in EvoDevo, 4 (10), BioMed Central, April 3, 2013.
In most species of aphid, female nymphs develop into either sexual or asexual adults depending on the length of the photoperiod to which their mothers were exposed. The progeny of these sexual and asexual females, in turn, develop in dramatically different ways. The fertilized oocytes of sexual females begin embryogenesis after being deposited on leaves (oviparous development) while the oocytes of asexual females complete embryogenesis within the mother (viviparous development). Compared with oviparous development, viviparous development involves a smaller transient oocyte surrounded by fewer somatic epithelial cells and a smaller early embryo that comprises fewer cells. To investigate whether patterning mechanisms differ between the earliest stages of the oviparous and viviparous modes of pea aphid development, we examined the expression of pea aphid orthologs of genes known to specify embryonic termini in other insects.
Here we show that pea aphid oviparous ovaries express torso-like in somatic posterior follicle cells and activate ERK MAP kinase at the posterior of the oocyte. In addition to suggesting that some posterior features of the terminal system are evolutionarily conserved, our detection of activated ERK in the oocyte, rather than in the embryo, suggests that pea aphids may transduce the terminal signal using a mechanism distinct from the one used in Drosophila. In contrast with oviparous development, the pea aphid version of the terminal system does not appear to be used during viviparous development, since we did not detect expression of torso-like in the somatic epithelial cells that surround either the oocyte or the blastoderm embryo and we did not observe restricted activated ERK in the oocyte.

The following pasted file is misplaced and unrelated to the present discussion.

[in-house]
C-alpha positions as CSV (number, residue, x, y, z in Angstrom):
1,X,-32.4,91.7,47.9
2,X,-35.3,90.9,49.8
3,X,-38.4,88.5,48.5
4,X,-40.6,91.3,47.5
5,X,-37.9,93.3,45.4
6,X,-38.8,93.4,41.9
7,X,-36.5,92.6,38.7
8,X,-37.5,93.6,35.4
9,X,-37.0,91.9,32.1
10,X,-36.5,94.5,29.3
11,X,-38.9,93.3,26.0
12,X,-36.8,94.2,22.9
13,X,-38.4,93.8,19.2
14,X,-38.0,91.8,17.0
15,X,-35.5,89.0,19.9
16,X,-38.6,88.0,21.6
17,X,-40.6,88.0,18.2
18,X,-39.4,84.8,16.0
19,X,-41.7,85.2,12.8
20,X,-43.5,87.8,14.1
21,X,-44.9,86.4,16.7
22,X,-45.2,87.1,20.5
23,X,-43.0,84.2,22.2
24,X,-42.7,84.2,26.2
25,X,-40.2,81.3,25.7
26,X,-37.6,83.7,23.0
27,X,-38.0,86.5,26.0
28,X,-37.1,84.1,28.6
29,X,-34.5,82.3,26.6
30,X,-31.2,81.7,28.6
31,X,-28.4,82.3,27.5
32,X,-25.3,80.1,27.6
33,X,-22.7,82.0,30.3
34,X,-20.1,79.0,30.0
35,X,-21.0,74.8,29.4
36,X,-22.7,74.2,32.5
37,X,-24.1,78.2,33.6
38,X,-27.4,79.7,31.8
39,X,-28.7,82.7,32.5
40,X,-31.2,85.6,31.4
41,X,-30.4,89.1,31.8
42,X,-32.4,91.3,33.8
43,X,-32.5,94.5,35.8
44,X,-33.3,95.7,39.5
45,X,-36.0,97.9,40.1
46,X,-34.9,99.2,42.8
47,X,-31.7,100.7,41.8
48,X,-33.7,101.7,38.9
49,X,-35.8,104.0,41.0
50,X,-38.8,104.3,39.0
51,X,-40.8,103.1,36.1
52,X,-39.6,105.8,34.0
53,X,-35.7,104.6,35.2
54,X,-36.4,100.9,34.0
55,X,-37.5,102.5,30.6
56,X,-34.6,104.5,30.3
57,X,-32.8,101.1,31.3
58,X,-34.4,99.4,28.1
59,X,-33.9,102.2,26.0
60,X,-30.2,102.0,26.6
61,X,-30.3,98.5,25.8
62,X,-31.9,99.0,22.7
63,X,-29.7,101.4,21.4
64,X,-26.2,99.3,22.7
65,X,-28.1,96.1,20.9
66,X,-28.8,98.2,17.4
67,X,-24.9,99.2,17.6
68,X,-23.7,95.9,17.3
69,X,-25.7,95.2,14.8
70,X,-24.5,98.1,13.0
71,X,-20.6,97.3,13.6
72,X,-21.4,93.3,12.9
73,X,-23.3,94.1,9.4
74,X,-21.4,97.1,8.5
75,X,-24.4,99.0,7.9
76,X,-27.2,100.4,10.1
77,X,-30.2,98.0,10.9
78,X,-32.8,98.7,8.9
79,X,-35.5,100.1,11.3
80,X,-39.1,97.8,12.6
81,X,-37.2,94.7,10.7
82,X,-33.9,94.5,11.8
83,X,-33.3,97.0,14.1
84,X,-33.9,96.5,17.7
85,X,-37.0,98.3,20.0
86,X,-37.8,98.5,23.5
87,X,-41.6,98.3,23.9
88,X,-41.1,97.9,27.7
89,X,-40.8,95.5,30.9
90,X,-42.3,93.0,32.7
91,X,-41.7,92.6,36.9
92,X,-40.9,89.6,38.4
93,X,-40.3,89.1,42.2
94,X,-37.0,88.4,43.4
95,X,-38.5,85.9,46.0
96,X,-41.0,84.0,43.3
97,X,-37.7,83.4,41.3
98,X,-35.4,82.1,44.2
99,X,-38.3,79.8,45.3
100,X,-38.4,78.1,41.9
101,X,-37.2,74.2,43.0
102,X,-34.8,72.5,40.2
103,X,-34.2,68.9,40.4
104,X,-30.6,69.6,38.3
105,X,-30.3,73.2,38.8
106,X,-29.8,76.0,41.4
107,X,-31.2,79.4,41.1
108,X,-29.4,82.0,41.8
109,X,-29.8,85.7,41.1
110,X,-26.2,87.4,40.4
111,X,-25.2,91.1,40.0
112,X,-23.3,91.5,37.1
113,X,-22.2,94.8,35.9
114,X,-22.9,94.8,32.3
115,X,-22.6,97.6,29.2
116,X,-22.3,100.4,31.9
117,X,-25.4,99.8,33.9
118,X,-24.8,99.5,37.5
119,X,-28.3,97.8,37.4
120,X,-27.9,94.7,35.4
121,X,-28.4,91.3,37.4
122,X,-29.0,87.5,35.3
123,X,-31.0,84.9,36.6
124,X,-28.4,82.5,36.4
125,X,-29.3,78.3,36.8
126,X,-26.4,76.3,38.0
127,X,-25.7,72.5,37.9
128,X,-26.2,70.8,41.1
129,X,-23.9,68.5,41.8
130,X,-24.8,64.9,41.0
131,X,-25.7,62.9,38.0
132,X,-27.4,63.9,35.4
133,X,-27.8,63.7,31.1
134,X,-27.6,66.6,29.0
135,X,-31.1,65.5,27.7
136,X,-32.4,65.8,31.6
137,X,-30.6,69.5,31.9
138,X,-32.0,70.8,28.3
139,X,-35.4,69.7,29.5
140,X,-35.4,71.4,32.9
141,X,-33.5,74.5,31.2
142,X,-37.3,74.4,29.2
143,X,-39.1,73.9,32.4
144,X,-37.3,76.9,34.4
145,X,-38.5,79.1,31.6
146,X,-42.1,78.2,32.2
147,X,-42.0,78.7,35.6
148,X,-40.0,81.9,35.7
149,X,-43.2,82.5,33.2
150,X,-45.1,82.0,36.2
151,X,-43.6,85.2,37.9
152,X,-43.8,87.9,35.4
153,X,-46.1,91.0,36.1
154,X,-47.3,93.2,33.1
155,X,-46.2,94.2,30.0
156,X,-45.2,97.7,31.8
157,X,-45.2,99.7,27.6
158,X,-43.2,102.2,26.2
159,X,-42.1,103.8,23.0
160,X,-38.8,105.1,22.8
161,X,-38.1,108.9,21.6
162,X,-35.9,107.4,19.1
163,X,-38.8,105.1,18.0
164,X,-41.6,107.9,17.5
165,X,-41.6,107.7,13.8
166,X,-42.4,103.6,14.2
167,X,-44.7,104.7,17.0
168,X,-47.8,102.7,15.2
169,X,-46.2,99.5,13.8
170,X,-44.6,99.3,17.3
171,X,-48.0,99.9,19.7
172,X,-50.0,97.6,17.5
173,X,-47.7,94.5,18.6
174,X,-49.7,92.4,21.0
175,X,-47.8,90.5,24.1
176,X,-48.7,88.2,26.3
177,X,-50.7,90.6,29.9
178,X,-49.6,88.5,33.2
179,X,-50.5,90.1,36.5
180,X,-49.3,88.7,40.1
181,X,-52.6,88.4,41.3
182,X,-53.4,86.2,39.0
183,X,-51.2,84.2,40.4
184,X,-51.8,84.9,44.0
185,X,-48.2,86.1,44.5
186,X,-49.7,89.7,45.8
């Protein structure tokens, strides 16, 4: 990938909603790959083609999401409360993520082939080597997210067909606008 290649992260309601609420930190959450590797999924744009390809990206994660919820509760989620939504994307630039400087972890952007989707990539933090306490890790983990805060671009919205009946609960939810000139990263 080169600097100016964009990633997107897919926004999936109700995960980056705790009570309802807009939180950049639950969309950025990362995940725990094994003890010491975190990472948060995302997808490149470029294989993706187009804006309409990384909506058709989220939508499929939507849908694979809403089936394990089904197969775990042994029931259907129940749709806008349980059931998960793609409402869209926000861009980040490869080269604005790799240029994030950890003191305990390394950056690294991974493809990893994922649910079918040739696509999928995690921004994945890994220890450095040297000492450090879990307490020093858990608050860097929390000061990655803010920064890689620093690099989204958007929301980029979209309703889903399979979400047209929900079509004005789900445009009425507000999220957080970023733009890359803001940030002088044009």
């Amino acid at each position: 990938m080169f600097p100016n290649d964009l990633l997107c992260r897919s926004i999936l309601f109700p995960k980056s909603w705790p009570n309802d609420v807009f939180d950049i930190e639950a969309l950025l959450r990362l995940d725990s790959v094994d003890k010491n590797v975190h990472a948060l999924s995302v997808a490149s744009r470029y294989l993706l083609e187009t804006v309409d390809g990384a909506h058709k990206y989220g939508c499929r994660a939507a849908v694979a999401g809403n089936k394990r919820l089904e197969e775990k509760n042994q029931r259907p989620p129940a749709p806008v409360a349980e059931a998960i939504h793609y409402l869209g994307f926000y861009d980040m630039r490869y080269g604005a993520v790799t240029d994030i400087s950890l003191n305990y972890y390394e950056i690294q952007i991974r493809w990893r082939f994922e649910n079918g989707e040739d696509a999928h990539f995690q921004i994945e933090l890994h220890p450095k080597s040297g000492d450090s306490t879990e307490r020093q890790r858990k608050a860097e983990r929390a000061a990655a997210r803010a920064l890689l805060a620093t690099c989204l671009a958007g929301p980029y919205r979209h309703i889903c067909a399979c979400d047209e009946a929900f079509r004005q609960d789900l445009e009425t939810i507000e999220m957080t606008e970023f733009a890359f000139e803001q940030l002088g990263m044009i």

We suggest that while oviparous oocytes and embryos may specify posterior fate through an aphid terminal system, viviparous oocytes and embryos employ a different mechanism, perhaps one that does not rely on an interaction between the oocyte and surrounding somatic cells. Together, these observations provide a striking example of a difference in the fundamental events of early development that is both environmentally induced and encoded by the same genome.